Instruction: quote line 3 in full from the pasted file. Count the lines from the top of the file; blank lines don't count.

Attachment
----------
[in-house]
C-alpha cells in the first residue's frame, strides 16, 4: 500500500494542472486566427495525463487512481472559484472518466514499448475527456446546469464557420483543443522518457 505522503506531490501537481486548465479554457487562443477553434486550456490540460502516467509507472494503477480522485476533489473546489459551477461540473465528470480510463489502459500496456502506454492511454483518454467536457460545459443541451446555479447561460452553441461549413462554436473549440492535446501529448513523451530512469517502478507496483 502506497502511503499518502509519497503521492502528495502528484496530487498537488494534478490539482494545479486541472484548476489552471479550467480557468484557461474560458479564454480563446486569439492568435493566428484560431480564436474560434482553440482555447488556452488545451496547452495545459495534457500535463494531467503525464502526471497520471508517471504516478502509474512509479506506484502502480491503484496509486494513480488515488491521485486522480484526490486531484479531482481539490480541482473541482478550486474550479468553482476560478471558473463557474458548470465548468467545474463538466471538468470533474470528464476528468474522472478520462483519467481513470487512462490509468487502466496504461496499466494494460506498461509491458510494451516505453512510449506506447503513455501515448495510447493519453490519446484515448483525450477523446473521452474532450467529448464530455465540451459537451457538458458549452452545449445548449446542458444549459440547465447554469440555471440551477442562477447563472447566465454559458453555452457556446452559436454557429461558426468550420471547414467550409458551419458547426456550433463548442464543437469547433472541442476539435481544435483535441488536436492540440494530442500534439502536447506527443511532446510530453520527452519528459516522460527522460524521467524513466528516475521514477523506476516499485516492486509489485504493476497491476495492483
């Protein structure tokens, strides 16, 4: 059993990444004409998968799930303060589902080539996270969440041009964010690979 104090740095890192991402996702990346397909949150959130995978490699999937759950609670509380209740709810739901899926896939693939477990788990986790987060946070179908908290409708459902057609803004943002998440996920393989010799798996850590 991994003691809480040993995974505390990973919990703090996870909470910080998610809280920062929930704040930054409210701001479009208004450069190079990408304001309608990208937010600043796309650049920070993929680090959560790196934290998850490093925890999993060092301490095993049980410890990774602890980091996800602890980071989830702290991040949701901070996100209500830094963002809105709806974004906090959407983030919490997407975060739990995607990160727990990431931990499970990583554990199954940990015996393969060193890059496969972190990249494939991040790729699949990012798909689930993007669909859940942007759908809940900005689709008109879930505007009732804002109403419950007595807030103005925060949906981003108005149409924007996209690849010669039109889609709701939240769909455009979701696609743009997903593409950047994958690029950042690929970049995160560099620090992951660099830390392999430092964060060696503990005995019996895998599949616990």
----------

């Protein structure tokens, strides 16, 4: 059993990444004409998968799930303060589902080539996270969440041009964010690979 104090740095890192991402996702990346397909949150959130995978490699999937759950609670509380209740709810739901899926896939693939477990788990986790987060946070179908908290409708459902057609803004943002998440996920393989010799798996850590 991994003691809480040993995974505390990973919990703090996870909470910080998610809280920062929930704040930054409210701001479009208004450069190079990408304001309608990208937010600043796309650049920070993929680090959560790196934290998850490093925890999993060092301490095993049980410890990774602890980091996800602890980071989830702290991040949701901070996100209500830094963002809105709806974004906090959407983030919490997407975060739990995607990160727990990431931990499970990583554990199954940990015996393969060193890059496969972190990249494939991040790729699949990012798909689930993007669909859940942007759908809940900005689709008109879930505007009732804002109403419950007595807030103005925060949906981003108005149409924007996209690849010669039109889609709701939240769909455009979701696609743009997903593409950047994958690029950042690929970049995160560099620090992951660099830390392999430092964060060696503990005995019996895998599949616990």